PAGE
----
Jul. 26, 2006

Days We Would Rather Know

by Michael Blumenthal

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Poem: "Days We Would Rather Know" by Michael Blumenthal from Days We Would Rather Know. © Pleasure Boat Studio. Reprinted with permission. (buy now)

Days We Would Rather Know

There are days we would rather know
than these, as there is always, later,
a wife we would rather have married
than whom we did, in that severe nowness
time pushed, imperfectly, to then. Whether,
standing in the museum before Rembrandt's "Juno,"
we stand before beauty, or only before a consensus
about beauty, is a question that makes all beauty
suspect ... and all marriages. Last night,
leaves circled the base of the ginkgo as if
the sun had shattered during the night
into a million gold coins no one had the sense
to claim. And now, there are days we would
rather know than these, days when to stand
before beauty and before "Juno" are, convincingly,
the same, days when the shattered sunlight
seeps through the trees and the women we marry
stay interesting and beautiful both at once,
and their men. And though there are days
we would rather know than now, I am,
at heart, a scared and simple man. So I tighten
my arms around the woman I love, now
and imperfectly, stand before "Juno" whispering
beautiful beautiful until I believe it, and—
when I come home at night—I run out
into the day's pale dusk with my broom
and my dustpan, sweeping the coins from the base
of the ginkgo, something to keep for a better tomorrow:
days we would rather know that never come.

Literary and Historical Notes:

It's the birthday of Aldous Huxley (books by this author), born in Surrey, England (1894). Huxley's own grandfather, Thomas Henry Huxley, was one of the great scientists of the previous century, a man who helped popularize Darwin's theories of evolution. Huxley's grandfather is believed to be the man who coined the word "agnostic," and he argued that all areas of knowledge would one day come to be understood through science.

Huxley considered becoming a scientist himself, but when he was seventeen years old, he came down with a disease of the eyes, which rendered him almost blind. He learned to read Braille and said he loved it because he could read in bed without getting his hands cold. But since most of his schoolbooks had never been translated into Braille, he had to finish his education by reading everything with a giant magnifying glass. Despite that, his friends all agreed that he was the best-read guy they knew.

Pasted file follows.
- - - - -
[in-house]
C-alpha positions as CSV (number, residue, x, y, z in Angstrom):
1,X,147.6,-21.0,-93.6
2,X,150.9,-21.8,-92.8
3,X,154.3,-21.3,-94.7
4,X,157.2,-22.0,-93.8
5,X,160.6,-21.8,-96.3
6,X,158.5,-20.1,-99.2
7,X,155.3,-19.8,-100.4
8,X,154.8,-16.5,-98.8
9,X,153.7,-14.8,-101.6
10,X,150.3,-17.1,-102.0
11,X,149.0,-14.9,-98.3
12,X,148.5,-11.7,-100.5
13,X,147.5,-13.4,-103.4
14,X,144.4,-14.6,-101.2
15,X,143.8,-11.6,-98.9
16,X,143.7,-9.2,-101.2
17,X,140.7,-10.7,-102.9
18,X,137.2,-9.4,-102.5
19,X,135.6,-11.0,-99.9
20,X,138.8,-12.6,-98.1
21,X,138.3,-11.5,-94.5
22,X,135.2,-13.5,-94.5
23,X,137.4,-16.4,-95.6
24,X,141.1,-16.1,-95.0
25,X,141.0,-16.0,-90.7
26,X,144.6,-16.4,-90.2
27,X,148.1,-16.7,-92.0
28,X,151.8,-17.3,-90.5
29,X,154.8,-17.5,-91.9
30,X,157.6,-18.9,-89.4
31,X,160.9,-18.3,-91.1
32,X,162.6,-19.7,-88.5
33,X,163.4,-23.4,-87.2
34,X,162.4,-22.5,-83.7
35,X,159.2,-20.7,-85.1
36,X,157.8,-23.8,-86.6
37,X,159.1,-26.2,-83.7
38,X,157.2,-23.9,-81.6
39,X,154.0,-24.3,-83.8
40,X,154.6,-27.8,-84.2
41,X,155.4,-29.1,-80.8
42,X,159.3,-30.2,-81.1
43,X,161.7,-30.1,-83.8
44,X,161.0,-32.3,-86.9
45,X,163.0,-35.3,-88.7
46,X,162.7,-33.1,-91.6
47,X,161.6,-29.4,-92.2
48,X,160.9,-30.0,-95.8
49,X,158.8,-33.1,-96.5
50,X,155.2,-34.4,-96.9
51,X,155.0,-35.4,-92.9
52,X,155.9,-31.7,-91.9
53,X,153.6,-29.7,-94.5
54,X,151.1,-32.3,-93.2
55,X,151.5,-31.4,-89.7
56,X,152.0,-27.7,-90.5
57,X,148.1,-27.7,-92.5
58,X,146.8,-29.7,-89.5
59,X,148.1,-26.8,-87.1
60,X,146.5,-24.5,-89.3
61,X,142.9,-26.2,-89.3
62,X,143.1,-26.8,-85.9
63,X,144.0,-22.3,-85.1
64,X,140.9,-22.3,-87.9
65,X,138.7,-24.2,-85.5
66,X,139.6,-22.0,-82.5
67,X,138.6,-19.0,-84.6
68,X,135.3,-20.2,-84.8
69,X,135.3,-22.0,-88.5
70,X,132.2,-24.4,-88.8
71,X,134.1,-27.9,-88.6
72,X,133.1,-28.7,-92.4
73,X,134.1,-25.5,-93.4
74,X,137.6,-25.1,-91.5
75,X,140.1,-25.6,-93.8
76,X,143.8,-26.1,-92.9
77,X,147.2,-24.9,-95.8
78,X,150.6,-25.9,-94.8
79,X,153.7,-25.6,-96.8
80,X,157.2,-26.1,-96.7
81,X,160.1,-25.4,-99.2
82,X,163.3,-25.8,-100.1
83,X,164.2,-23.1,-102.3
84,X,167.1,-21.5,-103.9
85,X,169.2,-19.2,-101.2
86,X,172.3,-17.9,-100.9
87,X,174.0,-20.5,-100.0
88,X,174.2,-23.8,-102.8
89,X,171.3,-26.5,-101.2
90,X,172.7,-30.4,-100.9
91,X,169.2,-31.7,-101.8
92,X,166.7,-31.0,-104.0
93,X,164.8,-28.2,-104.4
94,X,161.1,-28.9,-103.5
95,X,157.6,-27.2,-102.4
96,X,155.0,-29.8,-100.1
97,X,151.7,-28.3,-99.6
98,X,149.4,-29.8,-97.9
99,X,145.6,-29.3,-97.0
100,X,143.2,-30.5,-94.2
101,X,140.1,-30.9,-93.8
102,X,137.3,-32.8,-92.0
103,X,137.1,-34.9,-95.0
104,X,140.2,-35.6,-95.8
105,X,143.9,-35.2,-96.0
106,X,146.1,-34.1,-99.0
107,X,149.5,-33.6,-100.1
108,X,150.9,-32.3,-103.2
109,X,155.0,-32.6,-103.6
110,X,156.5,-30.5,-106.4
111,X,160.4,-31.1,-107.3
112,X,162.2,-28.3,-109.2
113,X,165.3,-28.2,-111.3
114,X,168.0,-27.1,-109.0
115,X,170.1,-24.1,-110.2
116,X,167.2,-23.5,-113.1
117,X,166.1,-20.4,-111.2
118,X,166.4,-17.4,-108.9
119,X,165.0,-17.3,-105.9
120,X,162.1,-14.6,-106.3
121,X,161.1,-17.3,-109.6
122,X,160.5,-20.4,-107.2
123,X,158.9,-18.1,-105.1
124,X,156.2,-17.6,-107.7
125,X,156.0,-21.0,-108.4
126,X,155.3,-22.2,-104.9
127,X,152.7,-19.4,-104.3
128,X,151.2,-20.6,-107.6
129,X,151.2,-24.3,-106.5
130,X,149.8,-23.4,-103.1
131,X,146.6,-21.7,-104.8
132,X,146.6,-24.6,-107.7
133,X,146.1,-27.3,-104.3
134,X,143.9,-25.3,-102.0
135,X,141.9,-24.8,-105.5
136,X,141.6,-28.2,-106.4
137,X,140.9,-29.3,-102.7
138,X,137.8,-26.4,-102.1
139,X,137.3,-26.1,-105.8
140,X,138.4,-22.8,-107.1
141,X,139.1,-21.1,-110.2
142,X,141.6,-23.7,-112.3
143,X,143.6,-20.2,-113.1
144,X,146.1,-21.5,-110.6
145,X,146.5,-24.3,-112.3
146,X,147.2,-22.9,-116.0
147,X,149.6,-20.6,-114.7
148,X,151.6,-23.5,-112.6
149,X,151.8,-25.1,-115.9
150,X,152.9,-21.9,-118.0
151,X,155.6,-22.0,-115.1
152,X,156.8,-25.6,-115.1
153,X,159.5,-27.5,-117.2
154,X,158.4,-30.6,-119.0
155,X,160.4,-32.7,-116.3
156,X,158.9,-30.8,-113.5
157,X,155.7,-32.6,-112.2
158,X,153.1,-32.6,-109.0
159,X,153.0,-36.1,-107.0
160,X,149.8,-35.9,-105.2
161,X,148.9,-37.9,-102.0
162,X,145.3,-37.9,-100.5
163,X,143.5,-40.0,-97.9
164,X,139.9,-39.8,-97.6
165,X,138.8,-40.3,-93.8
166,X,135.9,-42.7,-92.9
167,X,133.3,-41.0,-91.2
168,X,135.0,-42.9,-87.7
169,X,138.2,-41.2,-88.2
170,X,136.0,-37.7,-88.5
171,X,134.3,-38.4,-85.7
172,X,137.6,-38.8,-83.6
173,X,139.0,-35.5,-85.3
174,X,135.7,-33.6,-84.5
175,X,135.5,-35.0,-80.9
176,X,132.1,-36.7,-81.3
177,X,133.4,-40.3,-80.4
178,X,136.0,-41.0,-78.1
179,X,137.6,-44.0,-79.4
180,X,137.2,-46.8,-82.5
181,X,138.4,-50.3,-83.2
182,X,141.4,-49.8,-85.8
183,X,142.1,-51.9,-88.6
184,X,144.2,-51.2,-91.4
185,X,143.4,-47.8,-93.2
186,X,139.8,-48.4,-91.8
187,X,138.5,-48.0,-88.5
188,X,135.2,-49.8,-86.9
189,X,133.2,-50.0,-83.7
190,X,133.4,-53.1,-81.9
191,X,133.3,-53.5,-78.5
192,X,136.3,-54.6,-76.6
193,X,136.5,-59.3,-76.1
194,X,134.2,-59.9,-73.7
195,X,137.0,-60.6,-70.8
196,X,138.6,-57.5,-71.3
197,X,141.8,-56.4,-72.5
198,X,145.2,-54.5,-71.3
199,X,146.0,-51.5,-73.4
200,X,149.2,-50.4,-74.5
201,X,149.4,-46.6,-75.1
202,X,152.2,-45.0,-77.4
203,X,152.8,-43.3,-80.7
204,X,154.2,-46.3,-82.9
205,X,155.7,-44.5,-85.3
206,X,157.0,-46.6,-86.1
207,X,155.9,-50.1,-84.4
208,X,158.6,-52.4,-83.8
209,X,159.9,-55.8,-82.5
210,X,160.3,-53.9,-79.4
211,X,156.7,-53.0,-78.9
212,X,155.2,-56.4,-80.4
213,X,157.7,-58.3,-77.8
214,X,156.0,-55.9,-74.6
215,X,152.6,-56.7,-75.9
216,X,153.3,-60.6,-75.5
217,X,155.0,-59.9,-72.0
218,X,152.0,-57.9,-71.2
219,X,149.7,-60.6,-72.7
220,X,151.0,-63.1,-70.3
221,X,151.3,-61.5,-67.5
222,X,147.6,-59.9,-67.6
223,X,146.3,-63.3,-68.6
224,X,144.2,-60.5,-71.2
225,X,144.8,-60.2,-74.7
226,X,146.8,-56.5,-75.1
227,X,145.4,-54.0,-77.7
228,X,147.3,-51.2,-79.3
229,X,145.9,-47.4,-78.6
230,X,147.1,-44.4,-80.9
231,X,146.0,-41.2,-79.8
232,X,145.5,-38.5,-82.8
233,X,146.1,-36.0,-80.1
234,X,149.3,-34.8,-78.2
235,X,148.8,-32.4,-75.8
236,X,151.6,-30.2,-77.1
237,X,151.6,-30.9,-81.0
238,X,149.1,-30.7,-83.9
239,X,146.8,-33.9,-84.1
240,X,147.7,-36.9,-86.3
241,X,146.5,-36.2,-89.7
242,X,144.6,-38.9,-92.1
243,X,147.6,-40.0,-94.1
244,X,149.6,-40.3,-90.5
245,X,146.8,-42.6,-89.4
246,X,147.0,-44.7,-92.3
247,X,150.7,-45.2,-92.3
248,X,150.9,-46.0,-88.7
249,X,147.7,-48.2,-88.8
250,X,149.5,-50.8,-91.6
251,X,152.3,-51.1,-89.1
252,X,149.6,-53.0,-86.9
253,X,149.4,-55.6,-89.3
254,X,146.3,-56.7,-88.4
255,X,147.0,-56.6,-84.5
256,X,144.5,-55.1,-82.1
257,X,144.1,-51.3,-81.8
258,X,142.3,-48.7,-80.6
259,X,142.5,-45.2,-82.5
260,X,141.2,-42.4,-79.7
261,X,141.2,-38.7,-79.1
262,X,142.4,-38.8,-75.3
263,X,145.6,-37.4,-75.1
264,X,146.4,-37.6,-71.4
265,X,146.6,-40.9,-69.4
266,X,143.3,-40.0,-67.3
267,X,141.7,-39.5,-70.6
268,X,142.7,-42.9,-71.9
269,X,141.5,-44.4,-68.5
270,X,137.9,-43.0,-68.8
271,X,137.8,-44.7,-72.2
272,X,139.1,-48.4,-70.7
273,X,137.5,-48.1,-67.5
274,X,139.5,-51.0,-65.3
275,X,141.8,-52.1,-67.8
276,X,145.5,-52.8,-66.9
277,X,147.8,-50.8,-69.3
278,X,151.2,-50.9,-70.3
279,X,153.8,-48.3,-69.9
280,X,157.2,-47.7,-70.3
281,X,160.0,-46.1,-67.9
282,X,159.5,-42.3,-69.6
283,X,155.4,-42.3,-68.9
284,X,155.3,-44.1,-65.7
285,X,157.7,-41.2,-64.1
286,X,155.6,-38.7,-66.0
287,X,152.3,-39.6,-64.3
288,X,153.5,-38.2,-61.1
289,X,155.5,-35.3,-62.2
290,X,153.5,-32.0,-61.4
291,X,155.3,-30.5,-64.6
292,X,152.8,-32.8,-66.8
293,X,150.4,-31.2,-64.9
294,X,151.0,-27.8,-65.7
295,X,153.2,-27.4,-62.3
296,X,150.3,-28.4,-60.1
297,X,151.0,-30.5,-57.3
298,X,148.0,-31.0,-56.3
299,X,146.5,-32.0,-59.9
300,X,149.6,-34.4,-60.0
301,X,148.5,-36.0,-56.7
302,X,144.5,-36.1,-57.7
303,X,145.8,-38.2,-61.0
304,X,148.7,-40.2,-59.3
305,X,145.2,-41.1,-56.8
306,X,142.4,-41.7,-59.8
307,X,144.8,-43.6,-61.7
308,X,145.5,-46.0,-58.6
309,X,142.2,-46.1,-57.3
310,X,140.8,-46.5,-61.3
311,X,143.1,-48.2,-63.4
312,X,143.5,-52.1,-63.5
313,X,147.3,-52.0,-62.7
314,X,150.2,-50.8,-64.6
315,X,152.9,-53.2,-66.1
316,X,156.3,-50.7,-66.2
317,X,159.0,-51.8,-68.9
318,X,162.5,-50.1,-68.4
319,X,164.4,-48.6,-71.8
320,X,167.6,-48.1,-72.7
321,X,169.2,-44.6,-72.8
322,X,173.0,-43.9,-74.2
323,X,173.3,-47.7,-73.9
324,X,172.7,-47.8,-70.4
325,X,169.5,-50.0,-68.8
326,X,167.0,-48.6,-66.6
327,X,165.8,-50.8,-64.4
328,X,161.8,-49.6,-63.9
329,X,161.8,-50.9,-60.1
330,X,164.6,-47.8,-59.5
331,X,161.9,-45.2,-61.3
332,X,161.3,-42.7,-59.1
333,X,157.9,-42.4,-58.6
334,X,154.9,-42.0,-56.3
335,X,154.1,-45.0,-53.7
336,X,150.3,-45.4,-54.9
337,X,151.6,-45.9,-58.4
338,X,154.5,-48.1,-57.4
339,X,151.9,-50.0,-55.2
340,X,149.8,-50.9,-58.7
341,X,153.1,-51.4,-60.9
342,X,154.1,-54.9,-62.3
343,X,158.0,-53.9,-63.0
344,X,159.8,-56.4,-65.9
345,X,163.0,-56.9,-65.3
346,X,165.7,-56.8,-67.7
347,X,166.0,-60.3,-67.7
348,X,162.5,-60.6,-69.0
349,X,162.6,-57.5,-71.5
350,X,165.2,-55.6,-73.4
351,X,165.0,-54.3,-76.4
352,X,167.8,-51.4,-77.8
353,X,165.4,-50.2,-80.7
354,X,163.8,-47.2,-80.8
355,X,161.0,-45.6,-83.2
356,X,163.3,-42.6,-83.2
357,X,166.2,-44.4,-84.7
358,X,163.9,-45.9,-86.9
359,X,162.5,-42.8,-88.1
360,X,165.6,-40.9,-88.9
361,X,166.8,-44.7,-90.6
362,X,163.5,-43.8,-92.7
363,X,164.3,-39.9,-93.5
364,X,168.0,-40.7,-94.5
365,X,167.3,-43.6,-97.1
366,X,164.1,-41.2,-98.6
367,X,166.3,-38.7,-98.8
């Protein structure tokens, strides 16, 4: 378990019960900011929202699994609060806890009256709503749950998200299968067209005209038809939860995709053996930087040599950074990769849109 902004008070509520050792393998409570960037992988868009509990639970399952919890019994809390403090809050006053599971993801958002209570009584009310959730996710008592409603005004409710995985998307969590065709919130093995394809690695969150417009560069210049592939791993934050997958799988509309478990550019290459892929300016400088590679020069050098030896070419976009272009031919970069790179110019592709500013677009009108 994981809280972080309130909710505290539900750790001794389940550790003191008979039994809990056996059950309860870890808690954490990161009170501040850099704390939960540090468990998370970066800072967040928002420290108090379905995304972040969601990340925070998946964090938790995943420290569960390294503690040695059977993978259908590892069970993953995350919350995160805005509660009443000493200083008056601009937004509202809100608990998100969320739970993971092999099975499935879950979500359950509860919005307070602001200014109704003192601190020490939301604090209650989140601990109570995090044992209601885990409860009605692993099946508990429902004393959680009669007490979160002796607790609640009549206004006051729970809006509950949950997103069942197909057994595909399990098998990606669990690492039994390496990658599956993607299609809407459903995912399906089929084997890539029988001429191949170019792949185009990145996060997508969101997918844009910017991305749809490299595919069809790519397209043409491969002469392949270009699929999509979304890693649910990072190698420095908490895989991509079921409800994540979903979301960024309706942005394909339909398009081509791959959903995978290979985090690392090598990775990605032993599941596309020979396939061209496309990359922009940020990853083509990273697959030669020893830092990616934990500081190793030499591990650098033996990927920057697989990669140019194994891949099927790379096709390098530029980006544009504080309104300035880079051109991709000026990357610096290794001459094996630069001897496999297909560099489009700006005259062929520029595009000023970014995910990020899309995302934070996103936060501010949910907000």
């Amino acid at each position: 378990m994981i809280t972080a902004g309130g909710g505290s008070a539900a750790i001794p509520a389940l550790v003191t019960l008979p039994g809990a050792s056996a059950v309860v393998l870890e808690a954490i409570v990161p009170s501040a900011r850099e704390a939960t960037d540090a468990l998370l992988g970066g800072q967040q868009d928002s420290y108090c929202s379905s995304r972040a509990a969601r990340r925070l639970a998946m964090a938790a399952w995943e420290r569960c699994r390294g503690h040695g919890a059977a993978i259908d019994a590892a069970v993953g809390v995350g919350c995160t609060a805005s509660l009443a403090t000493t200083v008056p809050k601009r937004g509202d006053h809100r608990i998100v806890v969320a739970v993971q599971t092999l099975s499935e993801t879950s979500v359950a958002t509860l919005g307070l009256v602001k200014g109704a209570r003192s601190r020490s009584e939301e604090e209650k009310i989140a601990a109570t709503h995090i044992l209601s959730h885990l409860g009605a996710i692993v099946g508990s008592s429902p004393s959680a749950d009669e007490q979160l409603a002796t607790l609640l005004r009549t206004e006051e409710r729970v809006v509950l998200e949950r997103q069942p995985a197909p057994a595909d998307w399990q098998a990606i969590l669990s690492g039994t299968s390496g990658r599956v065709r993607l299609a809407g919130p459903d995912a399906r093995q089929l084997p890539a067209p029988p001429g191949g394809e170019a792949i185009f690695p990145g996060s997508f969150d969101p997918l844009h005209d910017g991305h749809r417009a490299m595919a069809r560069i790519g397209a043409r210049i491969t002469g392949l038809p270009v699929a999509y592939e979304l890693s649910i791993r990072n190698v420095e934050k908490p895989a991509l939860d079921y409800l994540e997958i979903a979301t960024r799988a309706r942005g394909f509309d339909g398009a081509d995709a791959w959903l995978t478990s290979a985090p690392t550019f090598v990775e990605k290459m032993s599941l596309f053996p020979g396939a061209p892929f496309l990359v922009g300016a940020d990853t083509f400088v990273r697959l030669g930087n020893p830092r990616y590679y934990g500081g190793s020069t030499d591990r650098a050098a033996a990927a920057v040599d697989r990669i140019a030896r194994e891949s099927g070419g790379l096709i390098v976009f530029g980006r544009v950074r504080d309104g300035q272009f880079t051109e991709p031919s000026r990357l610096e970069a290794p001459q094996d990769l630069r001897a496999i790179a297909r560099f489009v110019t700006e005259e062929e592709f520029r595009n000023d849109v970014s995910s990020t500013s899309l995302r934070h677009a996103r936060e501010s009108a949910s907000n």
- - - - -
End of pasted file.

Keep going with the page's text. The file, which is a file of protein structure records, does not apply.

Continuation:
His first successful novel was Point Counter Point (1928), about a group of artists and intellectuals who don't realize that one of the men in their company is a budding fascist revolutionary. Point Counter Point was Huxley's first best-seller, and since it had been so ambitious a book, Huxley decided that his next book would be something light. He had been reading some H.G. Wells, and thought it might be fun to try to write some science fiction.

The result was Brave New World (1932), about a future in which most human beings are born in test-tube factories, genetically engineered. It was one of the first novels to predict the future existence of genetic engineering, test-tube babies, anti-depression medication, and virtual reality.

Aldous Huxley said, "An intellectual is a person who has discovered something more interesting than sex."

It's the birthday of Carl Jung (books by this author), born in Kesswil, Switzerland (1875). He was the founder of analytic psychology. He noticed that myths and fairy tales from all kinds of different cultures have certain similarities. He called these similarities archetypes, and he believed that archetypes come from a collective unconscious that all humans share. He said that if people get in touch with these archetypes in their own lives, they will be happier and healthier.

He said, "Show me a sane man and I will cure him for you."

It's the birthday of playwright George Bernard Shaw (books by this author), born in Dublin, Ireland (1856), one of Britain's greatest playwrights. His most famous play is Pygmalion (1913), about a cockney girl who learns to pass for a lady.

It was on this day in 1942 that William Faulkner (books by this author) took a job writing with Warner Brothers pictures. His novels had not sold well. He'd just bought a big old house with no electricity or plumbing, and the cost of restoring it immediately began to drain what little income he had. Hollywood helped him pay the bills.

Faulkner was such a character in Hollywood that people in the movie industry were telling stories about him for years after he had gone. There was one story that after he had moved back to Mississippi, someone went through Faulkner's old writing desk and found a piece of paper with just the words "boy meets girl" typed over and over again.

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